The question whether a submission is interesting should be handled more liberally. Of course, the usual issues, that is the quality of the main results, apply here also. There is, however, another kind of submissions to repositories: the one that deals with the further development of (basic) theories. This concerns collections of basically simple theorems providing necessary foundations so that more ambitous developments can be easier accomplished. Usually, these are theorems, that easily follow from the deﬁnitions, however are so often used, that repeating the proof over and over again is hardly acceptable. Examples here are the theories of complex numbers or polynomials, where among other things we can ﬁnd the following theorems.
theorem for a,b,c,d being complex number st a + b = c - d holds a + d = c - b;
theorem for n being Ordinal, L being add-associative right_complementable add-left-cancelable right_zeroed left-distributive (non empty doubleLoopStr), p being Series of n,L holds 0_(n,L) *’ p = 0_(n,L);
Though hardly interesting from a mathematical point of view, such theorems are important for the development of a repository and should therefore be considered as interesting, too.
Improvements of a submission are a more diﬃcult issue. Firstly, we can consider deﬁnitions and notations contained in the submission. Can they be arranged more sparsely, that is can the results be established based on fewer axioms? Is it possible or reasonable (in the actual repository) to generalize the deﬁnitions?
This also applies to theorems. Note that the theorem from above, though applicable to polynomials, in fact is stated for power series. Again to address these issues a high knowledge of the repository by the reviewers is necessary.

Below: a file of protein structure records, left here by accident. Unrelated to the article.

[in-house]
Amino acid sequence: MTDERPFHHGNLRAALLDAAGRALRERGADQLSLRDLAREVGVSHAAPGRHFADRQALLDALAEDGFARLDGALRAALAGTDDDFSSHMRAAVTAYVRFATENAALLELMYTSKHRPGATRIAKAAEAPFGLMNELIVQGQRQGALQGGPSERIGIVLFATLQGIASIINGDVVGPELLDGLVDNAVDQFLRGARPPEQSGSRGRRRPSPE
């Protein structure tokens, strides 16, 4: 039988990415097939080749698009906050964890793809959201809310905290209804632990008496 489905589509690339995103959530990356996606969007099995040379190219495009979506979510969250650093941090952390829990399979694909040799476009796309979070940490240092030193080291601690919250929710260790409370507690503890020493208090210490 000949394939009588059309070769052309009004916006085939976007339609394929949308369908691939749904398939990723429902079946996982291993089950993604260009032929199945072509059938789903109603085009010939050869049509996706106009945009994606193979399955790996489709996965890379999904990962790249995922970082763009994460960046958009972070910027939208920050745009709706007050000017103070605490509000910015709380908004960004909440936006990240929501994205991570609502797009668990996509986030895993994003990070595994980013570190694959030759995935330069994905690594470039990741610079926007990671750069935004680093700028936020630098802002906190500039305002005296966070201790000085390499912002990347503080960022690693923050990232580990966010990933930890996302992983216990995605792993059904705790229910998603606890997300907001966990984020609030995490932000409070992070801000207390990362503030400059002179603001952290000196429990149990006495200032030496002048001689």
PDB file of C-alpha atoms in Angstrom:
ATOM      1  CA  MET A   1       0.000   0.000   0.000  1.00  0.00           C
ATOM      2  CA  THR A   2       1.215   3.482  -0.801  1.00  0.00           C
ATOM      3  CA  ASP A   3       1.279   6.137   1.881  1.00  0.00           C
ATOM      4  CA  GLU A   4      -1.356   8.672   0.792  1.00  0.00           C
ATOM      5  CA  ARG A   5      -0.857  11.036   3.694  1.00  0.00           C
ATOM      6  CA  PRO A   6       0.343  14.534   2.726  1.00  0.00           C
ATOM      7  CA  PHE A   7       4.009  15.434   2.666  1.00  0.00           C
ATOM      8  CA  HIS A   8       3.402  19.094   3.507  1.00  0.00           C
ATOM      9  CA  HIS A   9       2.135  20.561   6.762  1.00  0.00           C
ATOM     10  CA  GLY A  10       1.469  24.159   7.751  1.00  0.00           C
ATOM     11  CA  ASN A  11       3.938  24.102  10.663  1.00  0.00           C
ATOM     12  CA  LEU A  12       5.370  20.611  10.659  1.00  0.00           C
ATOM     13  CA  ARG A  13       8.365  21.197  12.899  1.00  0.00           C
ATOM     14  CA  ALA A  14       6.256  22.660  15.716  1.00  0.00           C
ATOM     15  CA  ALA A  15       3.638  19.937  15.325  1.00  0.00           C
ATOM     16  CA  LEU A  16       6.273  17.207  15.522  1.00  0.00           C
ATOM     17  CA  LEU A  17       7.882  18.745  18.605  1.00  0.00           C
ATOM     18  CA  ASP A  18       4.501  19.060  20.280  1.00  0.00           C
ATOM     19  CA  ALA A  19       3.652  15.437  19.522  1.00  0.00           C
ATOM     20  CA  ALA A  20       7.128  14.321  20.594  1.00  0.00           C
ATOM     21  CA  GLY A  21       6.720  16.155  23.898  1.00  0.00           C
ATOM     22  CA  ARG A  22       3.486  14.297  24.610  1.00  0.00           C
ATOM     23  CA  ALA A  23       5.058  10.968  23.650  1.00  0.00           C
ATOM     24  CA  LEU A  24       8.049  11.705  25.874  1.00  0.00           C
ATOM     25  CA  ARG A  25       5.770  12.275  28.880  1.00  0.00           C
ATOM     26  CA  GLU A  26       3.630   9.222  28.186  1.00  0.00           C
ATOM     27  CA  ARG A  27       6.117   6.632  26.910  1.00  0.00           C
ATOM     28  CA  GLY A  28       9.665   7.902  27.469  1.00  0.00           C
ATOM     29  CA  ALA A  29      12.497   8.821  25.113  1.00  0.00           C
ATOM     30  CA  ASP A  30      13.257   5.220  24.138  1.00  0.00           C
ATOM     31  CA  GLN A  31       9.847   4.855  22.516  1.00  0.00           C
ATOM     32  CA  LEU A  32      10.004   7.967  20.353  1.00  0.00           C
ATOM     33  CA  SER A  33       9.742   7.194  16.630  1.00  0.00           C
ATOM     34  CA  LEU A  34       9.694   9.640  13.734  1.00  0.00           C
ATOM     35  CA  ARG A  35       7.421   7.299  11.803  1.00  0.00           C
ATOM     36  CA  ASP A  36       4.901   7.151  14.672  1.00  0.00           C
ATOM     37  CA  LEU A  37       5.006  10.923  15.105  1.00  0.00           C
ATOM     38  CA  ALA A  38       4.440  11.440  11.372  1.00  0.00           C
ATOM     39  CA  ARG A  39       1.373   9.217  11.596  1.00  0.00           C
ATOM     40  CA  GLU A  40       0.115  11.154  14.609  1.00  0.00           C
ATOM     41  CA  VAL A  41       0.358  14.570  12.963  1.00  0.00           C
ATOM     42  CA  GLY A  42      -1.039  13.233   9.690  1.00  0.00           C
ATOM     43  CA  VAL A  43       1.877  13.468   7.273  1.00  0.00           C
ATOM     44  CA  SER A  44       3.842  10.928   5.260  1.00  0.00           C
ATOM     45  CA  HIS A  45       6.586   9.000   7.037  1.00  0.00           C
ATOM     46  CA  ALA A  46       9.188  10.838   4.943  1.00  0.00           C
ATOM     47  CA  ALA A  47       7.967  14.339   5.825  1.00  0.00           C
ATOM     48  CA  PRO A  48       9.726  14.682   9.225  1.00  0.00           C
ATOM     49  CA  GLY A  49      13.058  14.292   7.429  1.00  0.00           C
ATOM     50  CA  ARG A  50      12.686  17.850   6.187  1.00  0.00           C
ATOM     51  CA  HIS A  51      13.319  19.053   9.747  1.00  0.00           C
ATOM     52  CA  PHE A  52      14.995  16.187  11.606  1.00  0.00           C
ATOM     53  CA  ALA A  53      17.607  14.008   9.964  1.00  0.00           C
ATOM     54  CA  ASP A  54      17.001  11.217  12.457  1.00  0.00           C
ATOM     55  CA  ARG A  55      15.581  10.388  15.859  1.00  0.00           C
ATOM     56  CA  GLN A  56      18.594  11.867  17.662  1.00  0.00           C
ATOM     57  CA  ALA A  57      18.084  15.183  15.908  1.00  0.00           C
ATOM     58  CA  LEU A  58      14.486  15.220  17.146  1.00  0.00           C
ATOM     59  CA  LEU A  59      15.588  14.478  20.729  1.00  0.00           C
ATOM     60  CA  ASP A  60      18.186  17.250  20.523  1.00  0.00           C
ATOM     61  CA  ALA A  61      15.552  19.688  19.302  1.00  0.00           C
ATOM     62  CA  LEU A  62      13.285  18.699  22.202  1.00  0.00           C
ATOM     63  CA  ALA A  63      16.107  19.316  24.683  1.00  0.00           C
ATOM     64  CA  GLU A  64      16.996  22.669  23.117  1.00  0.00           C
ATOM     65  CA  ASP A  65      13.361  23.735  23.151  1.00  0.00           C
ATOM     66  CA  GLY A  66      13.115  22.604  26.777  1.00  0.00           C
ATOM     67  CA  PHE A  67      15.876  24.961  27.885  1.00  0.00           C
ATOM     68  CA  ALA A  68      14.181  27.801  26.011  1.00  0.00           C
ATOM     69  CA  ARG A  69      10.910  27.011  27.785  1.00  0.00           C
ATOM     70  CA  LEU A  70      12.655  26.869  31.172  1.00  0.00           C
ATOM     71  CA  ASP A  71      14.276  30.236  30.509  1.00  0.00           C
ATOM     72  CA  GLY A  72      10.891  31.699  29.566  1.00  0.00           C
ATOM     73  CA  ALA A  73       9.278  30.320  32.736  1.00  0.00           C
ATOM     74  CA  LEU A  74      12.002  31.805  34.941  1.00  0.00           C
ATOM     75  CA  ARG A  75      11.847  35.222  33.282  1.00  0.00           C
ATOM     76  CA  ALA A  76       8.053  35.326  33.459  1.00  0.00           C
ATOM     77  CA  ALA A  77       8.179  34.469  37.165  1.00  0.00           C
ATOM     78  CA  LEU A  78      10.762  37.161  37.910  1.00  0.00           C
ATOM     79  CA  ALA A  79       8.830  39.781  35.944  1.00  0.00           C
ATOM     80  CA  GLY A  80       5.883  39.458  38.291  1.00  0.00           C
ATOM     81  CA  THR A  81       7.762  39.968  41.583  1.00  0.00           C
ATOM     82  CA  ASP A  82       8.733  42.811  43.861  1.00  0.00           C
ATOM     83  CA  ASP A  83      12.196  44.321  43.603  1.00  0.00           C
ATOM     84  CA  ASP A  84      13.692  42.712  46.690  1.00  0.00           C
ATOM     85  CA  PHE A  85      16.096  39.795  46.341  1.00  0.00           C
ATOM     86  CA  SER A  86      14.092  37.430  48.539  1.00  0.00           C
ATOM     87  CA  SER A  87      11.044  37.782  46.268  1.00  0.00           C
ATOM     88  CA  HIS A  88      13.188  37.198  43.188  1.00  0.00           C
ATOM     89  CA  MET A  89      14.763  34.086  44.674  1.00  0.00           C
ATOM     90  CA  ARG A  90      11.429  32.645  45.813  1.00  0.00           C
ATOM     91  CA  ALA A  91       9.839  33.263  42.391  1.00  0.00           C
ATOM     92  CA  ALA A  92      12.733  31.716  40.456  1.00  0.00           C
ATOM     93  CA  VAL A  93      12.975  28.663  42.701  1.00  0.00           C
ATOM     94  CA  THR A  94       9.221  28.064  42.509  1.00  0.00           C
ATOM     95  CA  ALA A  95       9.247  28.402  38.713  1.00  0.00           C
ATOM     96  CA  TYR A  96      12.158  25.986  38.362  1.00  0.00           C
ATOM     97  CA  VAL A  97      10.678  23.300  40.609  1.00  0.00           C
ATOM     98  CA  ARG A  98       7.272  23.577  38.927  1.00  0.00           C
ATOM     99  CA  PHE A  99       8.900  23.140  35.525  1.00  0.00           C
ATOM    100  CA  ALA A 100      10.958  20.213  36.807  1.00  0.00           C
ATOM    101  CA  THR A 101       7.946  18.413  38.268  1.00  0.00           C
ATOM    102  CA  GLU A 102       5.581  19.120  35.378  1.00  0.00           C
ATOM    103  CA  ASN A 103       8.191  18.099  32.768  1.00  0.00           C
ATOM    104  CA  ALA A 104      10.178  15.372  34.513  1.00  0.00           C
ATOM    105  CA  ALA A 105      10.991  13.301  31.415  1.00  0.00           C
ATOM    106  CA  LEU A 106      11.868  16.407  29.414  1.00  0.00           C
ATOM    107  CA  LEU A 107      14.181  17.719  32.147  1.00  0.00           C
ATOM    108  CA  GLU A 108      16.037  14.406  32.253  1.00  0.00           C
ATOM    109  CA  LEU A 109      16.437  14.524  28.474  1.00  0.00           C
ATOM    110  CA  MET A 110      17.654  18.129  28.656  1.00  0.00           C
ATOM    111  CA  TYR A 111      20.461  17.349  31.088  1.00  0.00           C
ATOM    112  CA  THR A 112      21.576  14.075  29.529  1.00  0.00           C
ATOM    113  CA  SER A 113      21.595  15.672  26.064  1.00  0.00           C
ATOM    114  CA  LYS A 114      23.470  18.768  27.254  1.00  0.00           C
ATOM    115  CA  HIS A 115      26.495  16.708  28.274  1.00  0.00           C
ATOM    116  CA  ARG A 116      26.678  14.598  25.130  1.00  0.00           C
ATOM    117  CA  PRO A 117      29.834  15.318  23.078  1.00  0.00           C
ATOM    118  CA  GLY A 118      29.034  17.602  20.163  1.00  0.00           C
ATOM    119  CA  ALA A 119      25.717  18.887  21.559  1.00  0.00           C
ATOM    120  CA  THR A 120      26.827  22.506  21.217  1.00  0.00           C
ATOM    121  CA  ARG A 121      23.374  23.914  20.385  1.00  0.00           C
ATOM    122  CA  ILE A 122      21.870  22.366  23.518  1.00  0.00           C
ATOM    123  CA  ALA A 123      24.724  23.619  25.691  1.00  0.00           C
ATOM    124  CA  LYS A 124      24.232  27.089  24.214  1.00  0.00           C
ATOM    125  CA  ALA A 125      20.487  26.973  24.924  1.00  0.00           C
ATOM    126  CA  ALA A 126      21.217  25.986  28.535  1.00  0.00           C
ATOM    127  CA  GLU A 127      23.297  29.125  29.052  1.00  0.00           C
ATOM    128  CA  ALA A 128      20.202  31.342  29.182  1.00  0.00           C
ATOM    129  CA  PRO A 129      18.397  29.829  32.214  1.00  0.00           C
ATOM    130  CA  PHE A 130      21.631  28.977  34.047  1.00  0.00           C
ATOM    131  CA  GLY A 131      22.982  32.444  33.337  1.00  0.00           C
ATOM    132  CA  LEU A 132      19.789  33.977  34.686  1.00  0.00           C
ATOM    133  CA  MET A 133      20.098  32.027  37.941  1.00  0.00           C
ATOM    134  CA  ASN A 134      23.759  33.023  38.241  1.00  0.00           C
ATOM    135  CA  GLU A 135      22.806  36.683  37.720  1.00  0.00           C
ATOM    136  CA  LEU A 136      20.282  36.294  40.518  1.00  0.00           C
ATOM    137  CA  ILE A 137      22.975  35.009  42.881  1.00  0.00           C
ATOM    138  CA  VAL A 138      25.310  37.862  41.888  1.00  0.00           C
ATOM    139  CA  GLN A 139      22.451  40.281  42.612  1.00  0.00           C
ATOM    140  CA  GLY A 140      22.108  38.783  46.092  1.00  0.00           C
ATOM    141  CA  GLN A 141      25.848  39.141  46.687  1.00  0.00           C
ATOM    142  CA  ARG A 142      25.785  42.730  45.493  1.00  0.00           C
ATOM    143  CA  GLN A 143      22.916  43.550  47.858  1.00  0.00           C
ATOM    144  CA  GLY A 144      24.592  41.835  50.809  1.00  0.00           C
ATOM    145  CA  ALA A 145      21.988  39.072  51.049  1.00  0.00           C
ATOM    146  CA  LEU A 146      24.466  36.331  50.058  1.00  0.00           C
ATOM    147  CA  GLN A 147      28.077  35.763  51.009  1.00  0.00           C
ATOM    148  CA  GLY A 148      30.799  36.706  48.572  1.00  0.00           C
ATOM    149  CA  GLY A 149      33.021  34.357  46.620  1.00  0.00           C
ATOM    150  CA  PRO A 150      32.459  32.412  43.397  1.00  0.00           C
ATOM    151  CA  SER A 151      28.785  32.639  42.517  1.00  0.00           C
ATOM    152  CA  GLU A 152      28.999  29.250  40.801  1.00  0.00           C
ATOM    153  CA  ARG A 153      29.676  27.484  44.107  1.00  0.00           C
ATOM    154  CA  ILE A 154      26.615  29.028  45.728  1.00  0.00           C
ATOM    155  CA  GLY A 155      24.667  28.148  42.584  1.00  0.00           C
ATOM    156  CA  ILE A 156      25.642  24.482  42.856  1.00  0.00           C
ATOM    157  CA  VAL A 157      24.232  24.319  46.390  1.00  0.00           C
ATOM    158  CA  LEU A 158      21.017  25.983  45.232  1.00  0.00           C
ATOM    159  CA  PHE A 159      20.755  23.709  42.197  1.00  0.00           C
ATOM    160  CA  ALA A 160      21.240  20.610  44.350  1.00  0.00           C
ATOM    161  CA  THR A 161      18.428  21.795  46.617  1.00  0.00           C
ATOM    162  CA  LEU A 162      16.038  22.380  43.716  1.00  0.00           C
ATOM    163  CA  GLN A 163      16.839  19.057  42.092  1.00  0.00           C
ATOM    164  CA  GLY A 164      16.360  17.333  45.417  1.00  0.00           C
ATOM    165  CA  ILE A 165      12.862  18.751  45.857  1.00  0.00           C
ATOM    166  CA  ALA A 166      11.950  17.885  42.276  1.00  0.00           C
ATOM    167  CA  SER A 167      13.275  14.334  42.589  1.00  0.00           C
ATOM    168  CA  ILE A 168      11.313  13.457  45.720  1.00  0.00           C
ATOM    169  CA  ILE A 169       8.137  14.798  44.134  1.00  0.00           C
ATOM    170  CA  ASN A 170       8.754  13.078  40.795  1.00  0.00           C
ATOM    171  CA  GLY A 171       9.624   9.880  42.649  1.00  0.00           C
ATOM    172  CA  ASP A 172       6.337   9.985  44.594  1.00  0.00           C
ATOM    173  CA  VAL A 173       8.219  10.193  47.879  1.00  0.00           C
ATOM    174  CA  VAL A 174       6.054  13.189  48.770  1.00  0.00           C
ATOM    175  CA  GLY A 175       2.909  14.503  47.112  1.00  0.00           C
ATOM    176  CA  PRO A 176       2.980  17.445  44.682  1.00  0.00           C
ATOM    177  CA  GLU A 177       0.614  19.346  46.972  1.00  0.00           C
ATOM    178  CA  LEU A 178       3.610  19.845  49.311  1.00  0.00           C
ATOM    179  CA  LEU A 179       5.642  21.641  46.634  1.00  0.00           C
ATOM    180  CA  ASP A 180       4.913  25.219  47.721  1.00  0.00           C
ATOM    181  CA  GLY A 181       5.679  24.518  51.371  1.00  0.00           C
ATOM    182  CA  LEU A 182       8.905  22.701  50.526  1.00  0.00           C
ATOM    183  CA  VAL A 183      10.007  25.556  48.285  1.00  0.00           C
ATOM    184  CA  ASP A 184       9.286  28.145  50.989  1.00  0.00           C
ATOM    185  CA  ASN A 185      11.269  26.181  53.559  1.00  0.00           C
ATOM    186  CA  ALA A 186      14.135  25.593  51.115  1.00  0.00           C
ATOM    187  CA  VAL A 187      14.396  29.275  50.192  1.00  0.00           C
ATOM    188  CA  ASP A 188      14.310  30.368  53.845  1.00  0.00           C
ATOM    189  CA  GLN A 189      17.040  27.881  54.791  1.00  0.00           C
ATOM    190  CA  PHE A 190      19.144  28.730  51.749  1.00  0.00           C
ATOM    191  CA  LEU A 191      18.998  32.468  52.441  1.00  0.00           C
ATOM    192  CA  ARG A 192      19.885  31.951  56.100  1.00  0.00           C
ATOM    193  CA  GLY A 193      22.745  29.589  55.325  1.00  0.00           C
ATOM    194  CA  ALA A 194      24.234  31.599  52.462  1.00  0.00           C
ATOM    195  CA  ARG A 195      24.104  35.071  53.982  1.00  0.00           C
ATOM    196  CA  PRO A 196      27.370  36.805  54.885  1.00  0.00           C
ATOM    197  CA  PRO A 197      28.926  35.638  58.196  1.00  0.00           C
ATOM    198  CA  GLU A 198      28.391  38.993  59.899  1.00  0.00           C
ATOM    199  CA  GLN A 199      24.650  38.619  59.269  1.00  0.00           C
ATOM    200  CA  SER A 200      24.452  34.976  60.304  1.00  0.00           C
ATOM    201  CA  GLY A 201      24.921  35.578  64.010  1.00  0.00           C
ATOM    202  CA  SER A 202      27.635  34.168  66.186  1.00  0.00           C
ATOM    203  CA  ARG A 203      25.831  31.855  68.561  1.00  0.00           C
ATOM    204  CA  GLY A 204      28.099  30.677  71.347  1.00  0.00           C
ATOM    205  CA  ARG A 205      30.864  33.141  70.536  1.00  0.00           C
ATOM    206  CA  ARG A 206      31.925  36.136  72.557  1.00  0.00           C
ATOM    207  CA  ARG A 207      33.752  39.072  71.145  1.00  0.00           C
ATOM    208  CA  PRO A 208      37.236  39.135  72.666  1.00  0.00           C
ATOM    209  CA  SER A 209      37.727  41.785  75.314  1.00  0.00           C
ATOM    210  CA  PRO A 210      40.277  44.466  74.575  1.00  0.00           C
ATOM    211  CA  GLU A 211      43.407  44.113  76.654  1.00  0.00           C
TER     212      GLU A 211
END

Secondly, when it comes to proofs, there are hardly any guidelines, because proving in particular is a matter of style. We can hardly force an author to change his (ﬁnished) proof into another one using completely diﬀerent proof techniques.
What we can do, is to suggest improvements for the presented proof. We can, for example, propose a more accurate use of the proof language to get more elegant or better readable proofs. Or we can give pointers to other theorems in the repository that allow to shorten the proof.
Based on these considerations a reviewing process for Mizar articles, that is for submissions to the Mizar Mathematical Library, has been introduced. Using basically the commonly used scheme accept/revise/reject (and apart from its descriptive grade) the rating of a submission can be3 A. accept requires editorial changes only, which can be done by the editors B. accept requires changes by the author to be approved by the editors C. revise substantial author’s revisions necessary, resubmission for another review D. decision delayed revision of MML necessary E. reject no hope of getting anything valuable The most important issue here, of course, is the question whether an article should be included in MML. Note, that there are two grades (A and B) for acceptance. The reason is that accepted articles should be included in the MML as soon as possible to avoid duplication of results during the reviewing phase.4 So, while submissions rated B or C need feedback from the authors, submissions rated A can be added to MML without further delays.
The most interesting point is D. Note that here already the problem of a revision of the whole repository is addressed. Reviewing can point out that – though the author has proven his main results – the way Mizar and MML support establishing the presented results is not optimal and should be improved.
As the most notable example here, we can cite the newly submitted deﬁnition of a kind of a norm for the elements of the real Euclidean plane, which are deﬁned in the Mizar library just as ﬁnite sequences of real numbers.
There has been and is still going on an email discussion about these options.
There even has been the proposition of making public submissions before reviewing to avoid this problem, but we are not aware of a deﬁnite decision concerning this point.
definition let n be Nat, f be Element of TOP-REAL n;
func |. f.| - Real means ex g being FinSequence of REAL st g = f & it = |. g.|;
where |. g.| is a usual Euclidean norm which was introduced in the MML before as definition let f be FinSequence of REAL;
func |. f.| - Real equals :: EUCLID:def 5 sqrt Sum sqr f;